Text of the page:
Oh, yes, there was a class distinction. Yes, I think there was. There was always the


poorer class and the higher class, yeah. Of course we were in the lower grade. There was never much money in our house but still we got there, yeah.
Some say that the


working class families paid more during the war because they had to send their sons, the breadwinners, off to the war, making it harder for the family to cope.
Yes, that’s right, I think was right too. There’s always those out to make the money, no matter how they get it, they get it.


But you had so many relatives and that, that, you know, that went and friends and that, and there was so many of them killed. Our brothers had mates that got killed. Only young, only young lads. Lasted a long time, didn’t it?


Yeah, and what was gained out of it, I wonder, in the end?
What do you


reckon the war was all about?
I don’t know, I’ve never thought of that, and I don’t know, just because it was war, what it was all about I wouldn’t know.
It just seemed to come along and everybody went off. I suppose people started to think about it afterwards.
Probably. And when you’re young you don’t think of,


you know, of things like you do, you live in a different way, don’t you? One joined up, I think, because his mates joined up and that was how it would go on.


I think it was the effects of war that my eldest brother, he passed on, he wasn’t, he wasn’t very strong after he come back.
Was that a friend of yours, sorry?


Whose brother, was that your eldest brother you talked about?
Frank, yeah.
Did the church have much influence during the war in any way?
There was one thing. The minister or the priest would, there would be a fatality, they used to come and break the news to the people. You’d hate to see


them come. Yeah, they had that job.
Was there much debate in the church about the conscription issue?
No, I don’t remember much of that. See I wasn’t that, I wasn’t that old really.


Did they ever mention war in church?
Oh yes, they’d have prayers and that, you know, for the end of the war and that sort of thing, yeah.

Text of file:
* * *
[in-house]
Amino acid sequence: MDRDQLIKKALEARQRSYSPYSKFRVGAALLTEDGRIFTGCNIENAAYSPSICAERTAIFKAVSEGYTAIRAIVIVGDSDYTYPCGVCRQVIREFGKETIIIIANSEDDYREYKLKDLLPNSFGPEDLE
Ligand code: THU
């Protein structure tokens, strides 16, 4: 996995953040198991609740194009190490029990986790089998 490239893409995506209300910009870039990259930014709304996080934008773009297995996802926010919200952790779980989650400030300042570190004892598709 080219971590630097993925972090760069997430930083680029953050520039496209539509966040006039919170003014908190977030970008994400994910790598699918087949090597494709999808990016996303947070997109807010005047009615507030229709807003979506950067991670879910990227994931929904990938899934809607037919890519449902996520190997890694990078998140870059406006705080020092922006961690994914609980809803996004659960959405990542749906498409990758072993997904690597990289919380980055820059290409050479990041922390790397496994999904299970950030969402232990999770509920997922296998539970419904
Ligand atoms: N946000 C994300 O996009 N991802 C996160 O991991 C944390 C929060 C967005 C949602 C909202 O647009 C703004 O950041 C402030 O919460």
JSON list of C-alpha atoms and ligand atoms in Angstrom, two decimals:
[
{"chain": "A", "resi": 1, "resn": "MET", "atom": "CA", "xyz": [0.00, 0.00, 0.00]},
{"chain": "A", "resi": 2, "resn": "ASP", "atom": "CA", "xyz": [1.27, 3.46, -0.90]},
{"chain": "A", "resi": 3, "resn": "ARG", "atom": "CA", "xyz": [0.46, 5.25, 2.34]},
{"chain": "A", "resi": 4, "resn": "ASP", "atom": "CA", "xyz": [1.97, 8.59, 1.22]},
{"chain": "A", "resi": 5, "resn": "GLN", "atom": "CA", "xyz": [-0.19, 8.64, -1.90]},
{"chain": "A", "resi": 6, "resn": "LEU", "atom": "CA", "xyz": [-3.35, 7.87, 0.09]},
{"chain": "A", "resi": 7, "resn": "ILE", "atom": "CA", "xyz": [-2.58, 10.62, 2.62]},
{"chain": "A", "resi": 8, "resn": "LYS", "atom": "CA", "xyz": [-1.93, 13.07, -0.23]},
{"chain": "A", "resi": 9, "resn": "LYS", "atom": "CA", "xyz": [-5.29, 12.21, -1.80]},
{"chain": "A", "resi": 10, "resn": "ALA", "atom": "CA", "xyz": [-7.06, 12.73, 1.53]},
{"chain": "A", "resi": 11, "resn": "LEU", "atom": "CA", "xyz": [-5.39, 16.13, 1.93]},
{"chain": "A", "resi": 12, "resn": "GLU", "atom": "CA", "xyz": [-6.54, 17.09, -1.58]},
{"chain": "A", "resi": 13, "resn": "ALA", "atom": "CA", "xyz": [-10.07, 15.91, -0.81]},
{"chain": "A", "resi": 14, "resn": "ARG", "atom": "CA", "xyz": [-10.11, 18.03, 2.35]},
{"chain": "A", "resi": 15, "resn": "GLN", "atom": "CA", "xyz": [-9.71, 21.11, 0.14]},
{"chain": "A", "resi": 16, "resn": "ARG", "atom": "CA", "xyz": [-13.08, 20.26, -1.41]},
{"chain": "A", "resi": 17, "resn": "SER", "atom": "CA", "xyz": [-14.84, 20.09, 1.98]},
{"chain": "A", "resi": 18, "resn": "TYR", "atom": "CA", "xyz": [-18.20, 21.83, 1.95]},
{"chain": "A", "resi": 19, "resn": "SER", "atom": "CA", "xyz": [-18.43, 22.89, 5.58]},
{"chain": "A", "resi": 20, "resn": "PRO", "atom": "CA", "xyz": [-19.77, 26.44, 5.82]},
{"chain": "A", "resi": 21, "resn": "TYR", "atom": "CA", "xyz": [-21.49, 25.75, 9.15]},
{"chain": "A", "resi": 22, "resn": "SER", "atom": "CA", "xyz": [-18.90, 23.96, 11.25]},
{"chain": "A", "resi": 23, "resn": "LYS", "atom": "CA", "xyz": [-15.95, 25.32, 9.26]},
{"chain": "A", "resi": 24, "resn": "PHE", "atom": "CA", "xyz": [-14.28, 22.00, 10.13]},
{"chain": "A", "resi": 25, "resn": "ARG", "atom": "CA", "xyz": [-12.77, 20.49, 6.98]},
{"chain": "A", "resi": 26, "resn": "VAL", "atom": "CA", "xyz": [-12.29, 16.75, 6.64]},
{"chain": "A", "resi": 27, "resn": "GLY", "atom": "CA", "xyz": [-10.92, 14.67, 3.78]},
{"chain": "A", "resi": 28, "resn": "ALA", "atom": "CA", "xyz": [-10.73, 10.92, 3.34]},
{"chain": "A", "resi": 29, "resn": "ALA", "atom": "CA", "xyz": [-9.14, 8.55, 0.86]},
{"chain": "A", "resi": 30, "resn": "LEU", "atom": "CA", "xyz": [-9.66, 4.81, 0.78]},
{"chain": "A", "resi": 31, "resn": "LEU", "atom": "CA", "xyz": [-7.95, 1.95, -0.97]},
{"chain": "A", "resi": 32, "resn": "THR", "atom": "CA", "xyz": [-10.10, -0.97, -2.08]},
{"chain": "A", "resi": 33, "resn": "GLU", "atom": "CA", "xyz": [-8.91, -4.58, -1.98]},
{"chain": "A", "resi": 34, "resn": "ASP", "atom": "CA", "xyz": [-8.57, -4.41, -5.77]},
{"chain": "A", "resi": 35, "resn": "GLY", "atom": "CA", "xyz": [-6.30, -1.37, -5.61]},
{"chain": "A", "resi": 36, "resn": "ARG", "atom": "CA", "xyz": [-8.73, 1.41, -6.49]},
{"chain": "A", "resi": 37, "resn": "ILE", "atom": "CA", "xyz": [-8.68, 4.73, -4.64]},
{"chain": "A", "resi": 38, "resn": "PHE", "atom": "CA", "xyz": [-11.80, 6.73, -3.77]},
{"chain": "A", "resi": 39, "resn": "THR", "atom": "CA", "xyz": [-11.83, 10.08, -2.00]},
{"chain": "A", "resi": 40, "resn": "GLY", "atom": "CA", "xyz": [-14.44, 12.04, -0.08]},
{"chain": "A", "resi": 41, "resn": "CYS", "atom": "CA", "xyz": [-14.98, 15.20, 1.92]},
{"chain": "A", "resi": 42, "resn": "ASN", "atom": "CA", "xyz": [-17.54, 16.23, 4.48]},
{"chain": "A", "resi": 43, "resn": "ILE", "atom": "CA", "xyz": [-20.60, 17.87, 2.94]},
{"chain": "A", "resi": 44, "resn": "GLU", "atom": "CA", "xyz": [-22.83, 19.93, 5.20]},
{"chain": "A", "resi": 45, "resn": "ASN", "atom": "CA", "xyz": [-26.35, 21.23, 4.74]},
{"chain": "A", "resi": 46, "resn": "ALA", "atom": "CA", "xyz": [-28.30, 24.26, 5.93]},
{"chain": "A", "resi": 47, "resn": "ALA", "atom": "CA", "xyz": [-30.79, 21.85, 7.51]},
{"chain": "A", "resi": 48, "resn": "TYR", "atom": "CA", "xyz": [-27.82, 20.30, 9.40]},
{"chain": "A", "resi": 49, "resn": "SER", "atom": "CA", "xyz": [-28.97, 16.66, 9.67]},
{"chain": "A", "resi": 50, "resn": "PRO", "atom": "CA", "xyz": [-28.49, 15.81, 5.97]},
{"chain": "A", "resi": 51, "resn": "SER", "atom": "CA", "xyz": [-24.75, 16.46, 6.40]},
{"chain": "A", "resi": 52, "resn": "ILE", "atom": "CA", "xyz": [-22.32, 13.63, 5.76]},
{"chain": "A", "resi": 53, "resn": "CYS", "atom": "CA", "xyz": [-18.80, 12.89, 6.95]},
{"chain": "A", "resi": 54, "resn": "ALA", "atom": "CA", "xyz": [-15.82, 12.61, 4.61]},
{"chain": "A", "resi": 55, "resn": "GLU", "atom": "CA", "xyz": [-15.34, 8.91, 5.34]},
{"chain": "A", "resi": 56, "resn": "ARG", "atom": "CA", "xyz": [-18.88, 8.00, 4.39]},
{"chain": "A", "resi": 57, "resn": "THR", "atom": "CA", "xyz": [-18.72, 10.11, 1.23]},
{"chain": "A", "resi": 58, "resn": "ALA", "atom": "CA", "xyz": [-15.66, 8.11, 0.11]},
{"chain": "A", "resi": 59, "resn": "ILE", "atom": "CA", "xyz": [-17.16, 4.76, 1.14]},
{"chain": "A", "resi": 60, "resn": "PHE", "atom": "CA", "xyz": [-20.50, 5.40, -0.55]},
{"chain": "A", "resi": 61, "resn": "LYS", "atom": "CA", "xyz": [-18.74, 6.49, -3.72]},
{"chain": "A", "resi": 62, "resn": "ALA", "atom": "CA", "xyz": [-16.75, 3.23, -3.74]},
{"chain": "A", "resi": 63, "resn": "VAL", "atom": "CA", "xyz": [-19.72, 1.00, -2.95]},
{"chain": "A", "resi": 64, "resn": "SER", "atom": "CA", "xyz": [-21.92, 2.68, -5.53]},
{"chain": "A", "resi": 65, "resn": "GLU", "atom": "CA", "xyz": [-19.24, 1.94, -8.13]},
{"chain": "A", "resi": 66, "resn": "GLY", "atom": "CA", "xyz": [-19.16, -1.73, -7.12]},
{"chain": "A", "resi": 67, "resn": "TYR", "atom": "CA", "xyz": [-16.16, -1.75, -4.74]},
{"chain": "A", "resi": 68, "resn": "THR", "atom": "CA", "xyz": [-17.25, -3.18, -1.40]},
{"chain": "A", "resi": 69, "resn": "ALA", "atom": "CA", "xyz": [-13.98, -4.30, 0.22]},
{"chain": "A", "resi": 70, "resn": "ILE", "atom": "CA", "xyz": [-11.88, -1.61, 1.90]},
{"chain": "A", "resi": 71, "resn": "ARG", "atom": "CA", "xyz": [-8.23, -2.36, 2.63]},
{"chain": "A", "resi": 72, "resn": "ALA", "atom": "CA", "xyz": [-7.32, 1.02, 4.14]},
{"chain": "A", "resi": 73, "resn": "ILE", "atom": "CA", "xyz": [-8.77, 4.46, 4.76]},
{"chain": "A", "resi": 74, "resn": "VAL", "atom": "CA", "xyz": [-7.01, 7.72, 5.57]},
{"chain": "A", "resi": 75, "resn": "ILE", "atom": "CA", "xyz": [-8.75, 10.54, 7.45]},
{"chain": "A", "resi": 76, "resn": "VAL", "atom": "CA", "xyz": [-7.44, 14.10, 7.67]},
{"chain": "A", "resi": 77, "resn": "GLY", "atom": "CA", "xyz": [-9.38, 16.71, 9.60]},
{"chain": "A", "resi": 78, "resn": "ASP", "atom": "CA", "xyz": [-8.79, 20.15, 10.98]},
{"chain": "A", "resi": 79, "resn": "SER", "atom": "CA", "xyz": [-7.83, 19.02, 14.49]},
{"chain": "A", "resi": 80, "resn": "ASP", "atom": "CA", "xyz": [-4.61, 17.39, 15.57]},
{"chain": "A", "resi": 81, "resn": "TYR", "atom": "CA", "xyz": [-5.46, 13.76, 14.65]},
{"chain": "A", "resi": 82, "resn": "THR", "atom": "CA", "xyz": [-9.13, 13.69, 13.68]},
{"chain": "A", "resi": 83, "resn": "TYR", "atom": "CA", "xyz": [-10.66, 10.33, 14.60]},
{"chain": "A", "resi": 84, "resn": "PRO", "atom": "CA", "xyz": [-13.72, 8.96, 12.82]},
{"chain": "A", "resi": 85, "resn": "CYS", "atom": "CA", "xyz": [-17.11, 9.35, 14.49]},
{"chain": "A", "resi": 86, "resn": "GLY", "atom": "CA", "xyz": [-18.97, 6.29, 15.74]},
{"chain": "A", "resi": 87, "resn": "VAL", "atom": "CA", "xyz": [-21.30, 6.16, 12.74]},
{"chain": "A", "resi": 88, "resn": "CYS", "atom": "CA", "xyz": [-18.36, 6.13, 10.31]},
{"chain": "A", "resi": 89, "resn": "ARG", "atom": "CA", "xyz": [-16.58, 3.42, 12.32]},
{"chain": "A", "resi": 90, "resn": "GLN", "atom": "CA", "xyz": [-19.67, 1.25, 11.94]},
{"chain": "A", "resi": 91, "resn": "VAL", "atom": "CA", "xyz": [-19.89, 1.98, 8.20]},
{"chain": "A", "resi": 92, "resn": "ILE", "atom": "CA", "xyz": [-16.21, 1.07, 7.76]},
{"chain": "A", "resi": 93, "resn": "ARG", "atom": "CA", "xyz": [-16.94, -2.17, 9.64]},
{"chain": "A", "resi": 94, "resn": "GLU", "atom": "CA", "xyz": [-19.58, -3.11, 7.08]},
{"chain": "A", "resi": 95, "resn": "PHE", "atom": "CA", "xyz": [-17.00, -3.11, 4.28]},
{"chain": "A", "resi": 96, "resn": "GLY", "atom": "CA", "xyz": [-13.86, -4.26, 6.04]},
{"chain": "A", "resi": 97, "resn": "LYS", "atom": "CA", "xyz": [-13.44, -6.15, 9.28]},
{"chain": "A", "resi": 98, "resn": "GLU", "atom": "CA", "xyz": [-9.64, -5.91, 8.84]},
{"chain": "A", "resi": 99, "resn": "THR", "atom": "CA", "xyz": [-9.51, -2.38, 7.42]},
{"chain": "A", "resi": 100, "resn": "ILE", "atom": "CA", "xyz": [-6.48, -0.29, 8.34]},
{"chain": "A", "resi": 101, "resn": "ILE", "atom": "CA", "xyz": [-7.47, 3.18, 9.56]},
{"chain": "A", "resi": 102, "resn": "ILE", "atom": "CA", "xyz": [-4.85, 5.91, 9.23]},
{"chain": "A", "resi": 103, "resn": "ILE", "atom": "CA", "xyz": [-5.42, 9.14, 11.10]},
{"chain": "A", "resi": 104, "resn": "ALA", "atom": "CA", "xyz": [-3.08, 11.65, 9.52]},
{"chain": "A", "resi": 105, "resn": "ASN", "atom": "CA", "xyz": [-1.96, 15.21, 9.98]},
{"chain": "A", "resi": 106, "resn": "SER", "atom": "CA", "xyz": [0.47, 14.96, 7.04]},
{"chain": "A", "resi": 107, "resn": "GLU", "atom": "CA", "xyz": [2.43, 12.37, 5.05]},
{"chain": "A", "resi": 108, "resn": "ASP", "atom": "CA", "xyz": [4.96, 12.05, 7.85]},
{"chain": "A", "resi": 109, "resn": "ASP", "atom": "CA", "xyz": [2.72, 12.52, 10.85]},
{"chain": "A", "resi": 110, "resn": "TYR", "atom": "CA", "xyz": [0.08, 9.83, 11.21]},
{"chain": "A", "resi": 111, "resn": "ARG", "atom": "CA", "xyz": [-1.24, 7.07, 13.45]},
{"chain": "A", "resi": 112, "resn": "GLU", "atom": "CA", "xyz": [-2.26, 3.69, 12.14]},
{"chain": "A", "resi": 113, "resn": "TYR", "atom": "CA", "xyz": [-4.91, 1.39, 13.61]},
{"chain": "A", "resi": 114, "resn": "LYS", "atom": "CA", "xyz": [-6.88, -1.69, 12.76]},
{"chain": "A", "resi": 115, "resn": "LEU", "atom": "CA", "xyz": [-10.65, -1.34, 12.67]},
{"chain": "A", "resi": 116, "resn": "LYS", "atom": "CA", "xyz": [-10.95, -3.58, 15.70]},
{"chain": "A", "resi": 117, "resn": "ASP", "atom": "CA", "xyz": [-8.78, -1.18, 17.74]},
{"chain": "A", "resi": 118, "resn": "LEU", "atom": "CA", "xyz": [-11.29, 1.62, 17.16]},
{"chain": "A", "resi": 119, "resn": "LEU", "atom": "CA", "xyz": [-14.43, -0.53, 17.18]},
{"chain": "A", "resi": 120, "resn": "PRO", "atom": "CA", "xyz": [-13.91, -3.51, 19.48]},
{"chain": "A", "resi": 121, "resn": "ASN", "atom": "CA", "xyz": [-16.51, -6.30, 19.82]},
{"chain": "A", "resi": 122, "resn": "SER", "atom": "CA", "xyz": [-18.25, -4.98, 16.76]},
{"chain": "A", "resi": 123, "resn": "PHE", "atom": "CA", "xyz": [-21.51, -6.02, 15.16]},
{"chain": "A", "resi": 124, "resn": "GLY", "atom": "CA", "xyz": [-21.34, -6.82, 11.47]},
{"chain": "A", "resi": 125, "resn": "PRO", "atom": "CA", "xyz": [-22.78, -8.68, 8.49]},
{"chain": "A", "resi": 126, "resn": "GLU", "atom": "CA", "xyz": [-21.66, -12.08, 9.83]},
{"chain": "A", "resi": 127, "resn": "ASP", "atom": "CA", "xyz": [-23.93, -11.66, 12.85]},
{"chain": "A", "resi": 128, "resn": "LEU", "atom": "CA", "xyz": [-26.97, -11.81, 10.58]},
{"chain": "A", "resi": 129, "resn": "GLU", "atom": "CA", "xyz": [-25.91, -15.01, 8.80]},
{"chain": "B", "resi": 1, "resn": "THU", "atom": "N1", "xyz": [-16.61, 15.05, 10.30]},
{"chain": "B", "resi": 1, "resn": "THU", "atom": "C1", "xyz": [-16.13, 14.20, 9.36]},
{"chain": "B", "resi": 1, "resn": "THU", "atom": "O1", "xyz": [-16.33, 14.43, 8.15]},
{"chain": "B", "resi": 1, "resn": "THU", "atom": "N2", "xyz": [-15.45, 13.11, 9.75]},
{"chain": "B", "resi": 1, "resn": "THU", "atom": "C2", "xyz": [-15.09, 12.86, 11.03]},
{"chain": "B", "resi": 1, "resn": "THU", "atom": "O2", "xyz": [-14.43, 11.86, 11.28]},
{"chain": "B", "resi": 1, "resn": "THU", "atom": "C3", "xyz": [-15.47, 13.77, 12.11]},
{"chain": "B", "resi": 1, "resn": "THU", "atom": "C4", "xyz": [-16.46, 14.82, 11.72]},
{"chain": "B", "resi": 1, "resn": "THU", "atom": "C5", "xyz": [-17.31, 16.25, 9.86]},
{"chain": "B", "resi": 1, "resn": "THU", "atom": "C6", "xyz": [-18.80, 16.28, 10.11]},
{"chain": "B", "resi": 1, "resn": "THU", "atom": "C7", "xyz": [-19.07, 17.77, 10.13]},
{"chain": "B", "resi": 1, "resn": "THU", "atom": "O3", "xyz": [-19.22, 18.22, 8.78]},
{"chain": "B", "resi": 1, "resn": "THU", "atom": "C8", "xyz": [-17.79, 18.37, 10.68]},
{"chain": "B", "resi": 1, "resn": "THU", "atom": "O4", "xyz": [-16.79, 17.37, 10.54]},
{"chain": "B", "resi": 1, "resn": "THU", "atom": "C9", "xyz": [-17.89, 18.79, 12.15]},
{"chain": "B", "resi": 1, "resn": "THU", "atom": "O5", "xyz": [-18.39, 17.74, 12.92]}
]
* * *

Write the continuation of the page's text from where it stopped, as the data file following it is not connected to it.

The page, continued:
How did you think about the British Empire? Did you believe in the Empire, and the King and Queen and country?


Oh, well, I mean you’ve got to have some head haven’t you? I never thought really much about it, but you’ve got to have a leader I suppose. I wouldn’t like their job.
Did it concern you?
No, I’ve never thought a lot about it


really. It’s just something that’s got to be there, that’s all.
Do you think that Australia was more a part of the British Empire then? How did you see Australia?
Well, I think they did really. I think they looked more to the King and Queen and to the head of the state.


It’s something you have to have and that was that. Either that or a president, don’t they? You can’t suit everybody.
Do you remember [Prime Minister] Billy Hughes? What did you think of him?


I don’t know really. I think Billy Hughes was fairly popular but I mean I wasn’t up in that sort of thing, I suppose.
Politics wasn’t high on your agenda?
You only voted because you had to.


So during the war, what sort of job did you have to do around the house? You were doing work around the house, what did you have to do?
Well, I worked for a while doing camouflage nets. They used to have big nets that they used to put strips, coloured strips through them, you know, to make them look like foliage, I suppose. Did that for a while.


And then my husband he broke his, he broke his leg, I didn’t go to work, I only did that for a while, and then he broke his leg and it wasn’t knitting, so when I was forty-five I went into shop work. That was the first time I went to work. I always stayed home before that.
But when you were minding the rest of your young sisters, this is way back in the First War,


when your brothers were away, you had to look after the house. What did you have to do?
Well, I used to knit socks and balaclavas and do that sort of thing, beside doing ordinary work. There was always plenty of work to be done. We did that kind of work. Everybody knitted.


Were you a knitter?
Yes, I did my share of knitting in those days. Everybody knitted. Even some of the socks that weren’t so comfortable, I believe, you did your best, yeah.
They’d be glad to get any socks those boys.


INTERVIEW ENDS. Tape continues with memorabilia.










































Tape ends